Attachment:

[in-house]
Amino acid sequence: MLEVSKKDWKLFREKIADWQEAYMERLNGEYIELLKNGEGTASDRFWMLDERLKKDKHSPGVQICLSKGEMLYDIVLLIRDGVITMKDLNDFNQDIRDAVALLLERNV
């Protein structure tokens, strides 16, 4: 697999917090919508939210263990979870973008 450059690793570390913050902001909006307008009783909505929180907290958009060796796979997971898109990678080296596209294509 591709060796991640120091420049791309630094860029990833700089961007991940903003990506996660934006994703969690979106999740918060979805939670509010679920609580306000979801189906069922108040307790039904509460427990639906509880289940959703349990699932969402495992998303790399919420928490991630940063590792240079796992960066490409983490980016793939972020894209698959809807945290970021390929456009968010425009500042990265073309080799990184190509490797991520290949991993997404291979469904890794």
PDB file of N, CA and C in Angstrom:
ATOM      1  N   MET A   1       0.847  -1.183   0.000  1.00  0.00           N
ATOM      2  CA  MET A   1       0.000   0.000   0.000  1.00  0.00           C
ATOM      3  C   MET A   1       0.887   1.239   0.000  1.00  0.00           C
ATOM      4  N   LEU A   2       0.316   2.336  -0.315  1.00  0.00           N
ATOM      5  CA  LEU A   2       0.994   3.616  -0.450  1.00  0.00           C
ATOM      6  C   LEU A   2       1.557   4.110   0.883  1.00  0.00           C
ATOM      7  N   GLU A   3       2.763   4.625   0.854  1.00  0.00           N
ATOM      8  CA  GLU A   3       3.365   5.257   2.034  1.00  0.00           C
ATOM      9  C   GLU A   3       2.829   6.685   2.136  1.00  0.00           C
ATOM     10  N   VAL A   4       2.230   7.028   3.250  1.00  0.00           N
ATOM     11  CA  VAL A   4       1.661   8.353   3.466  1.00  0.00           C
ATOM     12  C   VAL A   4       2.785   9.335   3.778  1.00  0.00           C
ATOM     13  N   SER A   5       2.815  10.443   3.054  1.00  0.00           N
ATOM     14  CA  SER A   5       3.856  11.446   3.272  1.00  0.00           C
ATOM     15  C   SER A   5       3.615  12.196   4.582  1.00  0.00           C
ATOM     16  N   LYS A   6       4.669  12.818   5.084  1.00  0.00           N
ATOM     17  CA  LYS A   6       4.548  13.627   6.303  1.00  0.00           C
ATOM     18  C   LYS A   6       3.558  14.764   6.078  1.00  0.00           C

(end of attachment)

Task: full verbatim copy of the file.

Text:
[in-house]
Amino acid sequence: MLEVSKKDWKLFREKIADWQEAYMERLNGEYIELLKNGEGTASDRFWMLDERLKKDKHSPGVQICLSKGEMLYDIVLLIRDGVITMKDLNDFNQDIRDAVALLLERNV
């Protein structure tokens, strides 16, 4: 697999917090919508939210263990979870973008 450059690793570390913050902001909006307008009783909505929180907290958009060796796979997971898109990678080296596209294509 591709060796991640120091420049791309630094860029990833700089961007991940903003990506996660934006994703969690979106999740918060979805939670509010679920609580306000979801189906069922108040307790039904509460427990639906509880289940959703349990699932969402495992998303790399919420928490991630940063590792240079796992960066490409983490980016793939972020894209698959809807945290970021390929456009968010425009500042990265073309080799990184190509490797991520290949991993997404291979469904890794």
PDB file of N, CA and C in Angstrom:
ATOM      1  N   MET A   1       0.847  -1.183   0.000  1.00  0.00           N
ATOM      2  CA  MET A   1       0.000   0.000   0.000  1.00  0.00           C
ATOM      3  C   MET A   1       0.887   1.239   0.000  1.00  0.00           C
ATOM      4  N   LEU A   2       0.316   2.336  -0.315  1.00  0.00           N
ATOM      5  CA  LEU A   2       0.994   3.616  -0.450  1.00  0.00           C
ATOM      6  C   LEU A   2       1.557   4.110   0.883  1.00  0.00           C
ATOM      7  N   GLU A   3       2.763   4.625   0.854  1.00  0.00           N
ATOM      8  CA  GLU A   3       3.365   5.257   2.034  1.00  0.00           C
ATOM      9  C   GLU A   3       2.829   6.685   2.136  1.00  0.00           C
ATOM     10  N   VAL A   4       2.230   7.028   3.250  1.00  0.00           N
ATOM     11  CA  VAL A   4       1.661   8.353   3.466  1.00  0.00           C
ATOM     12  C   VAL A   4       2.785   9.335   3.778  1.00  0.00           C
ATOM     13  N   SER A   5       2.815  10.443   3.054  1.00  0.00           N
ATOM     14  CA  SER A   5       3.856  11.446   3.272  1.00  0.00           C
ATOM     15  C   SER A   5       3.615  12.196   4.582  1.00  0.00           C
ATOM     16  N   LYS A   6       4.669  12.818   5.084  1.00  0.00           N
ATOM     17  CA  LYS A   6       4.548  13.627   6.303  1.00  0.00           C
ATOM     18  C   LYS A   6       3.558  14.764   6.078  1.00  0.00           C